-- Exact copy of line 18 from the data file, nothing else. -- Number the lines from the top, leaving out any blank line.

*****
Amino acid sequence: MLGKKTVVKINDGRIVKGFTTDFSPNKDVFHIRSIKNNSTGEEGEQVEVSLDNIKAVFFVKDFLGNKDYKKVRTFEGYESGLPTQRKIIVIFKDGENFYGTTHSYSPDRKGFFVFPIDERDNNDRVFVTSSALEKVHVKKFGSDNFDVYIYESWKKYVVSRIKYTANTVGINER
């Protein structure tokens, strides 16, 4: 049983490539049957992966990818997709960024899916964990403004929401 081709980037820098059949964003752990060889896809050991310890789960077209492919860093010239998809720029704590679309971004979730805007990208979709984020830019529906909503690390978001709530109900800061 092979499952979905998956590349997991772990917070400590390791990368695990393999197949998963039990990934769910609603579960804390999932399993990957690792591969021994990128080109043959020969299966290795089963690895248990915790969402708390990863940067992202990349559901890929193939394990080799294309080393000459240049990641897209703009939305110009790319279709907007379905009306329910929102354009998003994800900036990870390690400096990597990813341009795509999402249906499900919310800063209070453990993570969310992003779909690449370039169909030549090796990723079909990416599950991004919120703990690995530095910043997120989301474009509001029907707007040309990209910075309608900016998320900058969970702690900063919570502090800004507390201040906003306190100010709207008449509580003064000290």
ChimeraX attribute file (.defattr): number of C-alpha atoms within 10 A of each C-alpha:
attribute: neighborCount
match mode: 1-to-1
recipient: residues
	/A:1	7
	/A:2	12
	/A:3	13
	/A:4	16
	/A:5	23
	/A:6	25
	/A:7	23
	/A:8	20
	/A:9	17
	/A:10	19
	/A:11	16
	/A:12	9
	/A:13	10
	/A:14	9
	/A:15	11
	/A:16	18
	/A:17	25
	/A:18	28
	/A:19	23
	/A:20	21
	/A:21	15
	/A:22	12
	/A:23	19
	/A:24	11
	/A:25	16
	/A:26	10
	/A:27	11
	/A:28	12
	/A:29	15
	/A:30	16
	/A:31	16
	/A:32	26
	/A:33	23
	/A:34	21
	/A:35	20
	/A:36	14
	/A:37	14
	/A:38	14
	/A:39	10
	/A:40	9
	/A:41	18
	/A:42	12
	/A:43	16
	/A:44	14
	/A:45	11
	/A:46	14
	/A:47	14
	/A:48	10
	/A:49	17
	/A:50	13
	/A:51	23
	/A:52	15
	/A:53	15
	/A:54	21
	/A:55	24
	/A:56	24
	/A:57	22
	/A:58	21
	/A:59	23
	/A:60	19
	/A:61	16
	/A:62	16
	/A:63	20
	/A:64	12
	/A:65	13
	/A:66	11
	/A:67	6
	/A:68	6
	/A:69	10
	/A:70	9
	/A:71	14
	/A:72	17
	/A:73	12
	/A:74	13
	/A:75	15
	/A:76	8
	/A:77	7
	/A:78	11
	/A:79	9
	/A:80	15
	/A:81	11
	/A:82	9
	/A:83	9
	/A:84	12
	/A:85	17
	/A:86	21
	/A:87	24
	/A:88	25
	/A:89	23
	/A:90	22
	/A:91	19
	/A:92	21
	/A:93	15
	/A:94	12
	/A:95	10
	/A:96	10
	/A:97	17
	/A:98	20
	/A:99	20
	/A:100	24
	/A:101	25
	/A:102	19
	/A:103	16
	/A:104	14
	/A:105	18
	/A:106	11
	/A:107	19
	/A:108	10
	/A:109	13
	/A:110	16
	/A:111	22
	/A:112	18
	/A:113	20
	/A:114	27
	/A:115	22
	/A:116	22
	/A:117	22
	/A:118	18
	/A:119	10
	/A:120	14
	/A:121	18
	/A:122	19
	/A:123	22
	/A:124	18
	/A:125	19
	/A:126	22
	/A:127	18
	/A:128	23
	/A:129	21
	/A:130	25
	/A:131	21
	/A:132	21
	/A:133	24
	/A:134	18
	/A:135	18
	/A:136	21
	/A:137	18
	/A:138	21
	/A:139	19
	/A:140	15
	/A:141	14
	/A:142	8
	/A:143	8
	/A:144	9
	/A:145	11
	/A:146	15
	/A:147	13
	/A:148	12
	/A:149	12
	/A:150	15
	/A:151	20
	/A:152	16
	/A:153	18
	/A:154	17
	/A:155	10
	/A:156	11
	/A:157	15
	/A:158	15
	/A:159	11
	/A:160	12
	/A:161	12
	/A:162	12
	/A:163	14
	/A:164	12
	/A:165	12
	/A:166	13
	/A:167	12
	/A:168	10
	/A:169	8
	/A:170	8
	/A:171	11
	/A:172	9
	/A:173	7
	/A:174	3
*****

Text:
	/A:12	9